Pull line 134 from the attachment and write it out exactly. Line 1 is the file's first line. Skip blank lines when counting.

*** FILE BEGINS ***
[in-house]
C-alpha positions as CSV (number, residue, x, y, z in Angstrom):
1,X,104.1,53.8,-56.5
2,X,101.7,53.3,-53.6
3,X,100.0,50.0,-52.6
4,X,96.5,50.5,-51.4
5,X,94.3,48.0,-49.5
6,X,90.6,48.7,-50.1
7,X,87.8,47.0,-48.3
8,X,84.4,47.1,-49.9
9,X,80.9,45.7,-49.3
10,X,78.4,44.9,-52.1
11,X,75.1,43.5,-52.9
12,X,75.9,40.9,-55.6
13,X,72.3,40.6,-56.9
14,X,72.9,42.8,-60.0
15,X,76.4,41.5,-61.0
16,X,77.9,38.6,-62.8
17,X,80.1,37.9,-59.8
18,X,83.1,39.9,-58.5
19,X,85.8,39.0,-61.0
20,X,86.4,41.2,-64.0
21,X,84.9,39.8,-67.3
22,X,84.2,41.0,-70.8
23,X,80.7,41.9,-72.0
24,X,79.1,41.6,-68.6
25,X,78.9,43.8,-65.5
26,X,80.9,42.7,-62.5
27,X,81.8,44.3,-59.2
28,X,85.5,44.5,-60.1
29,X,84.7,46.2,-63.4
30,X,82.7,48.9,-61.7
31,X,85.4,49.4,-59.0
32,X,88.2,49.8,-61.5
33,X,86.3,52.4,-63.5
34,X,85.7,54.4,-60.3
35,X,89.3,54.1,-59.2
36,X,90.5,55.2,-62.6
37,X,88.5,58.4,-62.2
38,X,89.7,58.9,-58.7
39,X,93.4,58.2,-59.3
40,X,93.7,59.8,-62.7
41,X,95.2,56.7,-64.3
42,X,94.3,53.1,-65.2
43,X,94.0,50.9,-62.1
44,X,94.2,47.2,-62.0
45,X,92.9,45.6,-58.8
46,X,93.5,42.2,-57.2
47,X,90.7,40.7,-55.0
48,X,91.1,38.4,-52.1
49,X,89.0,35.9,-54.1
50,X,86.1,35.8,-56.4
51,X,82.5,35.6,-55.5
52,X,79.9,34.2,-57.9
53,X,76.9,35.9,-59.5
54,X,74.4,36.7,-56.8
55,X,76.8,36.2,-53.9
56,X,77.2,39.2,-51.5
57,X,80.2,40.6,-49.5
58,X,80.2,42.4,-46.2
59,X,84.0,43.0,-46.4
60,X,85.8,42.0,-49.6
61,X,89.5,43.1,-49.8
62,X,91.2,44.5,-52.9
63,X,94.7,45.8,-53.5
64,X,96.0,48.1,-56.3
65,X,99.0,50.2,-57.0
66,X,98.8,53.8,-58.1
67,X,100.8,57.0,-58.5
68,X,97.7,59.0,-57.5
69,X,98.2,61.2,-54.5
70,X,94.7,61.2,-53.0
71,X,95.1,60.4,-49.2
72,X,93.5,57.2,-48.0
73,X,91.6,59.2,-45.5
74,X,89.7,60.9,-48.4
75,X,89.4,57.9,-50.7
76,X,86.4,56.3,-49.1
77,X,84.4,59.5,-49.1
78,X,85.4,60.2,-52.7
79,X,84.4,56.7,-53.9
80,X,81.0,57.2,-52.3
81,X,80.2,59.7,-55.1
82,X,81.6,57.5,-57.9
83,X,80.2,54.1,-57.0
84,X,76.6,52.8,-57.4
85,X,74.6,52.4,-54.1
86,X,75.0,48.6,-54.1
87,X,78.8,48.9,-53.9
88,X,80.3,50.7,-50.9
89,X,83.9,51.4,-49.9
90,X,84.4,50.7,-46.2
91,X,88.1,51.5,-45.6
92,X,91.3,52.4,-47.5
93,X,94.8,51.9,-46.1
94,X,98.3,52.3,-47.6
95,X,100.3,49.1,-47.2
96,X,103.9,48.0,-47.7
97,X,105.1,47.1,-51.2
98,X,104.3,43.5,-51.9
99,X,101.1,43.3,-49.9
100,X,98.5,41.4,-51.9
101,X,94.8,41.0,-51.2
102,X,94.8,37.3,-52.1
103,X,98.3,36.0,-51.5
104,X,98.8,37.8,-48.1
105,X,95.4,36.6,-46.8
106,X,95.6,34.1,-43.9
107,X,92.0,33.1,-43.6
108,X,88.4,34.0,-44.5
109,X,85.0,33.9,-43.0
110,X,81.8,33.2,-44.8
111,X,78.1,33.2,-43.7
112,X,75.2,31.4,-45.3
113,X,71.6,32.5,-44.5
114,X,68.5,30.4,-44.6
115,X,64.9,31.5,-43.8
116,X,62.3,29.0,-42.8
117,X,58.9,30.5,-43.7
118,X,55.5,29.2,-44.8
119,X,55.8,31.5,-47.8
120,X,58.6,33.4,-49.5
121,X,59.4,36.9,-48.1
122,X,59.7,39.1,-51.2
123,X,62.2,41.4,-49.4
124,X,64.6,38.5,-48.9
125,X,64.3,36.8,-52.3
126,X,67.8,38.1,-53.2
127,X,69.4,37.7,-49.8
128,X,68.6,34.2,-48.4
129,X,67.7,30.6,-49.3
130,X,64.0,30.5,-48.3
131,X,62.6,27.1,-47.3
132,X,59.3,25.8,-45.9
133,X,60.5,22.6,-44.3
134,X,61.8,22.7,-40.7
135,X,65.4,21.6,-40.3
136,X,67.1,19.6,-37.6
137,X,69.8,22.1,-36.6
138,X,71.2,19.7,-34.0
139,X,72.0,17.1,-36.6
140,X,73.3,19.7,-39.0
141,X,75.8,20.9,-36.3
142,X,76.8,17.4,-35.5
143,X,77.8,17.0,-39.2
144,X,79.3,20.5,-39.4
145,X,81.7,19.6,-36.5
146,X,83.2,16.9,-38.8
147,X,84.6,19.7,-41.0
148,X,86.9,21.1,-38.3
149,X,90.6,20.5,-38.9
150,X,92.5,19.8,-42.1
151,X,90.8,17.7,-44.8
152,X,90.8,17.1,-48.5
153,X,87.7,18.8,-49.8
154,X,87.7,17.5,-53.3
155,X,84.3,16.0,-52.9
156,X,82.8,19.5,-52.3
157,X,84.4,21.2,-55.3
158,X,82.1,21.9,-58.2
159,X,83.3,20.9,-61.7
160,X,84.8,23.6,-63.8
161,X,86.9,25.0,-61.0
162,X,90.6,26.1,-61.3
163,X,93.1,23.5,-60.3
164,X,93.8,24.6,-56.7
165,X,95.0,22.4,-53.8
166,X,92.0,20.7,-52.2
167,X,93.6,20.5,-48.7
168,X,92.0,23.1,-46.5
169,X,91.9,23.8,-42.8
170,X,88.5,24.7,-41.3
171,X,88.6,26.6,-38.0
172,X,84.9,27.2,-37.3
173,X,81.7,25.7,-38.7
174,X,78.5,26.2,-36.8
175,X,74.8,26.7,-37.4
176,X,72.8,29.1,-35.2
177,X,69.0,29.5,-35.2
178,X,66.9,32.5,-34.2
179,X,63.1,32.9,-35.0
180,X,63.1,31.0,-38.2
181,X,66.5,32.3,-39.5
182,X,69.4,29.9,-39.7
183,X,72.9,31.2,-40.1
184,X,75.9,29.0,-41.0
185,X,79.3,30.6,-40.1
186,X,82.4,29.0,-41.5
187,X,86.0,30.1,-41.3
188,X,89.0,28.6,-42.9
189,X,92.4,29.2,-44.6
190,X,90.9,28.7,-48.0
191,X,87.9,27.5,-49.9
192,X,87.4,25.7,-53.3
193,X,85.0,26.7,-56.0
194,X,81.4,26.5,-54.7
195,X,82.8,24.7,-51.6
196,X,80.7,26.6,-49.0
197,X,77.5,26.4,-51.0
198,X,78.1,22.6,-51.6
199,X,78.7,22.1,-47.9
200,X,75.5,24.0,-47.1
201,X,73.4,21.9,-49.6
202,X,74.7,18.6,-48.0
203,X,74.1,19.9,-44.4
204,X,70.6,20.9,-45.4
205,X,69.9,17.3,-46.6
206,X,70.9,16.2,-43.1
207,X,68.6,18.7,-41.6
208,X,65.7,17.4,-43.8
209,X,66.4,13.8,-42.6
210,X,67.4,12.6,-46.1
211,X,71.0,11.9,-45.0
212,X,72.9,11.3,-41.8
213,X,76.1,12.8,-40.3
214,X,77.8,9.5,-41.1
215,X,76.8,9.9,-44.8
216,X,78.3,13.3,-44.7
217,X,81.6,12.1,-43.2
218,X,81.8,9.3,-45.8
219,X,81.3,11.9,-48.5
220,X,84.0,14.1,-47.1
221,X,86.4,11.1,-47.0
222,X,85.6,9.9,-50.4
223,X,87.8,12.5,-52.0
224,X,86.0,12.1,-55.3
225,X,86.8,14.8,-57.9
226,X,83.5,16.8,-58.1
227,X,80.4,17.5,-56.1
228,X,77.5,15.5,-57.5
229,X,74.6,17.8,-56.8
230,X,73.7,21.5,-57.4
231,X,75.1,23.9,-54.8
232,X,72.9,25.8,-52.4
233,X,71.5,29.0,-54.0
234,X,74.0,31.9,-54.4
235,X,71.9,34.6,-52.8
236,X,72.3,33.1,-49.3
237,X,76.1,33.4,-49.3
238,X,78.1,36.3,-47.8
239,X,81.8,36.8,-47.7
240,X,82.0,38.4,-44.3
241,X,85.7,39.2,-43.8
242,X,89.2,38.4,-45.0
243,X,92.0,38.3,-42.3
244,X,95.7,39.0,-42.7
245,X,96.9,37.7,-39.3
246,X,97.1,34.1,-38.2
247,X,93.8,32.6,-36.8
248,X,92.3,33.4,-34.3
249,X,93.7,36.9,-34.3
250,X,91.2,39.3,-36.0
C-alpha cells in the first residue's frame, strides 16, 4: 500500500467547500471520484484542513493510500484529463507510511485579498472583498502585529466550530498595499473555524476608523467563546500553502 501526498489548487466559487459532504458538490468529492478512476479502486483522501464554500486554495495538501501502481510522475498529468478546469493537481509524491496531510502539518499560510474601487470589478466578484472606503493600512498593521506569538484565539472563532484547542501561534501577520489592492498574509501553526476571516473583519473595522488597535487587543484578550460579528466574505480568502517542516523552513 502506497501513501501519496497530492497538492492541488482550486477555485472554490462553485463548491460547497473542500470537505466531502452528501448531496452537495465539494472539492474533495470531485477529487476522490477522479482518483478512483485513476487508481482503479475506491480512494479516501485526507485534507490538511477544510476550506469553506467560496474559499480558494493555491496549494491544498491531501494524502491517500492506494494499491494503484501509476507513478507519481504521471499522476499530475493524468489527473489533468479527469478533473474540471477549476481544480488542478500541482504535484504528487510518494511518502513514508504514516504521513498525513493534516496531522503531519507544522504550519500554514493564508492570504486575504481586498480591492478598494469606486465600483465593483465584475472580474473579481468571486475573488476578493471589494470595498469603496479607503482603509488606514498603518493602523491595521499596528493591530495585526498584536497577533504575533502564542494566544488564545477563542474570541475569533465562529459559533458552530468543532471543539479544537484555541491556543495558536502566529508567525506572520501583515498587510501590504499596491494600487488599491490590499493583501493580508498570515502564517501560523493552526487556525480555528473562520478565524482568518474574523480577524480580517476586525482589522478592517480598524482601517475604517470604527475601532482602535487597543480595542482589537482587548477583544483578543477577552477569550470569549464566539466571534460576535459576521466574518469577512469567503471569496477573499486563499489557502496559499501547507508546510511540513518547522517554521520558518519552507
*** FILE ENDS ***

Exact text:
132,X,59.3,25.8,-45.9